June 6, 2012 - After spending a fairly uneventful five days in Dhaka, Ryan and I are finally back out in the field! This time, our destination lies to the northwest of the capital city. In fact, this particular upazilla borders the region in India that receives the most rainfall in the world! As a result, although Netrakona is only about 100 miles away from Sherpur, the area itself tends to have a cooler climate and the vegetation is noticeably more lush and different from anything I have ever seen in Idaho. However, Sherpur and Netrakona are also quite different from one another in ways that do not pertain to their individual geographies. According to the Netrakona PEP workers, Sherpur is vastly superior to Netrakona in terms of infrastructure, employment, agriculture, literacy rates, and health care facilities. Throughout our stay in Netrakona, Ryan and I have had the opportunity to put this claim to the test, and several of our findings can be read in our blog posts to follow.
Even though Ryan and I still have the pleasure to meet with individual impoverished families during this field visit, William—per our request—has added a few additional activities to our agenda. Amongst these activities include a meeting with a group of graduates from the IIRD program (an NGO that William had originally founded before starting PEP) and participating in a discussion with several women who have been ranked as Extreme Hardcore Poor under PEP’s definition of poverty. With the addition of these activities, Ryan and I hope to gain an even better understanding of the obstacles and hardships faced by the country’s most poor while hearing the stories of those who have escaped from the cycle of poverty, as well as those still currently trapped in its grasp. Also, in order to obtain a first-hand view of the country’s health care facilities, one of our field days will be dedicated to visiting two local hospitals. To allow us to compare the inner-workings and conditions of the two systems, we will visit one public hospital and one private hospital. This will be our first experience with the Bangladeshi health care system, as—thankfully—neither of us has had to visit a doctor ourselves!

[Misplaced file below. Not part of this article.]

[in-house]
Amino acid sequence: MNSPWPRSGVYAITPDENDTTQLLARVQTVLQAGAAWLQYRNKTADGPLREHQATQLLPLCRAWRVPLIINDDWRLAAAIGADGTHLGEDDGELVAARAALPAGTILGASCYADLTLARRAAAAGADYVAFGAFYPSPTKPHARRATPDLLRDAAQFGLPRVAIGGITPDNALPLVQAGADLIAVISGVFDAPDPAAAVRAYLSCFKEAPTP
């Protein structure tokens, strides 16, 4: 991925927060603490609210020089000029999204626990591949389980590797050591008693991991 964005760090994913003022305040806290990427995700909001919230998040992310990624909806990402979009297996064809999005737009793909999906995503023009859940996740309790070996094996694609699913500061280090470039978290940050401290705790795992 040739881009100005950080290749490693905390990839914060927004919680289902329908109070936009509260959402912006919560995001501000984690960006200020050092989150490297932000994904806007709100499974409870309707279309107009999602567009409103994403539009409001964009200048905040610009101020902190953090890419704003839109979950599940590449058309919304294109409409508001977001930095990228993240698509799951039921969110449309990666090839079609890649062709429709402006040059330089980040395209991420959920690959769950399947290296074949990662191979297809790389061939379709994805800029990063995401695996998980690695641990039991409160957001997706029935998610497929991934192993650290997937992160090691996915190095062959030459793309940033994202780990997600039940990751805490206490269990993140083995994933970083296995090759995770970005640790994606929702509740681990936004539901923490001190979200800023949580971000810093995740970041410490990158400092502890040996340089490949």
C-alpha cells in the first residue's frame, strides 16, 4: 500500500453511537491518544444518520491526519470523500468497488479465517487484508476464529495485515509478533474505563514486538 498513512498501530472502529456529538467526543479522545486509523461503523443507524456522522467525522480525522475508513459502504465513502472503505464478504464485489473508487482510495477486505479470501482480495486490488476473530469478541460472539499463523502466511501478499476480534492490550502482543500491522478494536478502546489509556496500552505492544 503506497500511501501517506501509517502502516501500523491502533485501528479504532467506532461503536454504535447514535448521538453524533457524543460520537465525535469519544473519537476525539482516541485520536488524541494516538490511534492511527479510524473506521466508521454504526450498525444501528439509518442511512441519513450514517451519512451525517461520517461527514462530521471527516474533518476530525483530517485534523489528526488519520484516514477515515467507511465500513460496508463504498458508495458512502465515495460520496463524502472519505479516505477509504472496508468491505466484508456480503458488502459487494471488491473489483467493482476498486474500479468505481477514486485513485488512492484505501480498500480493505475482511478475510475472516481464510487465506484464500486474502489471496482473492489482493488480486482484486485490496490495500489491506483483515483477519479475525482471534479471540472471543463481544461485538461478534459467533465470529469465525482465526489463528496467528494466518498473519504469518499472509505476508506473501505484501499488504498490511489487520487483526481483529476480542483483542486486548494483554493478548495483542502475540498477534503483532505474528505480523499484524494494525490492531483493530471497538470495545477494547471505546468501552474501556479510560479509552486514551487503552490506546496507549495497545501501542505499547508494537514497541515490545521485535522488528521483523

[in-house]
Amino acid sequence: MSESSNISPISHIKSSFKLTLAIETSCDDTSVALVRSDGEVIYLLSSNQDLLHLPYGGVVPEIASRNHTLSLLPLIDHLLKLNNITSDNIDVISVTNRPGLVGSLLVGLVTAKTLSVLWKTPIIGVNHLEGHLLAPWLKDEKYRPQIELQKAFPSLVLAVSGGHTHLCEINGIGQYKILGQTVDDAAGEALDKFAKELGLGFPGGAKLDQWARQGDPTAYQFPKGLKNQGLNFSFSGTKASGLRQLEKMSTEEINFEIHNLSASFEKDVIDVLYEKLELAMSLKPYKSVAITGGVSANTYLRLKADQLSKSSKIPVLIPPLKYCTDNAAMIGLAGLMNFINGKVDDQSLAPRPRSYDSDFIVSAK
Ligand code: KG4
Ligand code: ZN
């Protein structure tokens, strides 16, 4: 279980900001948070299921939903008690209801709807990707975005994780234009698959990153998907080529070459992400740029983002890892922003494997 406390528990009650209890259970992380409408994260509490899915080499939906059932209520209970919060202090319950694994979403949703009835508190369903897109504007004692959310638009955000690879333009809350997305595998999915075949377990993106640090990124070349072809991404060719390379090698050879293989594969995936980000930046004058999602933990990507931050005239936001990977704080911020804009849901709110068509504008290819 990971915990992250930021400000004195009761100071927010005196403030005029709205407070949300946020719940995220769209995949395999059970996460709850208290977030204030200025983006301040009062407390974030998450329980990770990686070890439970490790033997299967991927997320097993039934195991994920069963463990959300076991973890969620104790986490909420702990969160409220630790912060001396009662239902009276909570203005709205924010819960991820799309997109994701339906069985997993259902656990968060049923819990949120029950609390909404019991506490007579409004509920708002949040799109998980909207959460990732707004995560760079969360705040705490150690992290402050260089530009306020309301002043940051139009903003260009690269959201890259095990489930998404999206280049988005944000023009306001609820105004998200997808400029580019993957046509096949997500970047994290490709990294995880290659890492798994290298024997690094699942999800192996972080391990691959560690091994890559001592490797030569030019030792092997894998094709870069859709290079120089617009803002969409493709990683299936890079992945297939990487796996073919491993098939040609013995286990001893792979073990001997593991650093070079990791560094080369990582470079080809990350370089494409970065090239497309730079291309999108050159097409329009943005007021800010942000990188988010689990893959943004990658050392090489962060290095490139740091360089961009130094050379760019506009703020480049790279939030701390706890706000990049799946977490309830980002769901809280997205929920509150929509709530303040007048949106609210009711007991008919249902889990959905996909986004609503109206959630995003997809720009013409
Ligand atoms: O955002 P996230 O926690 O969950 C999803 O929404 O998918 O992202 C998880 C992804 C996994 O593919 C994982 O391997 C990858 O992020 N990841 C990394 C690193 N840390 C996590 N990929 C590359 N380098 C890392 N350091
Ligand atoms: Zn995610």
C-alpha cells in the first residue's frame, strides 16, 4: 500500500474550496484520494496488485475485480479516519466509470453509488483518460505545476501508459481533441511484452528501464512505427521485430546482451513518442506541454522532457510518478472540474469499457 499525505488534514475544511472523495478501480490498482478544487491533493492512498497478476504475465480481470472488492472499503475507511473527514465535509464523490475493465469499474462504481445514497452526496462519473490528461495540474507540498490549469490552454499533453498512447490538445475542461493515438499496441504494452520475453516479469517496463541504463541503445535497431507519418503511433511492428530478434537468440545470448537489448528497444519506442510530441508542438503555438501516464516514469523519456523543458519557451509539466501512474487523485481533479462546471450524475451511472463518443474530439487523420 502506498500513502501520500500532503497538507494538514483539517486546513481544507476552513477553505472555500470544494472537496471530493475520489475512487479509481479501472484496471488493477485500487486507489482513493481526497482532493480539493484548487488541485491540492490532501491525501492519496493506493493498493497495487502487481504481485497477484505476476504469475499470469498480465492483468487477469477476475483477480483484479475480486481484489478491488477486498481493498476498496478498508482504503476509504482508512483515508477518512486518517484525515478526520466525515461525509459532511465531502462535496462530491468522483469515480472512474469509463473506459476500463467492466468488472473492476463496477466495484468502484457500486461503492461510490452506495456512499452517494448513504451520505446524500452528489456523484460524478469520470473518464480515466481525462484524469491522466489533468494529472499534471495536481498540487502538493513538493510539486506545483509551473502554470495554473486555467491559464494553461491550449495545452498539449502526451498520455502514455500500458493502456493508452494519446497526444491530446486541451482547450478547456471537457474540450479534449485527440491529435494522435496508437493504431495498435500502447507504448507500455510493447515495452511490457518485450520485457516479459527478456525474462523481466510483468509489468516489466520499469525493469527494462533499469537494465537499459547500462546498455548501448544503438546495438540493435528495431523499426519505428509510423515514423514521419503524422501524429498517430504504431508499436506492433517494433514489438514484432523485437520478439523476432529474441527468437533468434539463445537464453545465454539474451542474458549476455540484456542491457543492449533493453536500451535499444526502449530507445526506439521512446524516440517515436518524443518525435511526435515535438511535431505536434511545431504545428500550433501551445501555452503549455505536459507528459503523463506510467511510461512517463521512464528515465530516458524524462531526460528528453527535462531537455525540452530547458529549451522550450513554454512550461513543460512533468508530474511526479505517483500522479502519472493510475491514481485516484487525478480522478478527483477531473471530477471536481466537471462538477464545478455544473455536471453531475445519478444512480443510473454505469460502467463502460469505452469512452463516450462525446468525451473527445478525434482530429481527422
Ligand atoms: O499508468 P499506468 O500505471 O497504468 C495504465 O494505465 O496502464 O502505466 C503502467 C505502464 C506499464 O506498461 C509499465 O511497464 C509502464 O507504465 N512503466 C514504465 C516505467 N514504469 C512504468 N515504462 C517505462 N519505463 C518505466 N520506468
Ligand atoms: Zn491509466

While preparing us for this particular field visit, William described Netrakona as being “socially and economically backward.” Thus far, Ryan and I have yet to fully appreciate this description, but I am certain it will become more clear as the days pass. Look out for future blog posts to see what we find!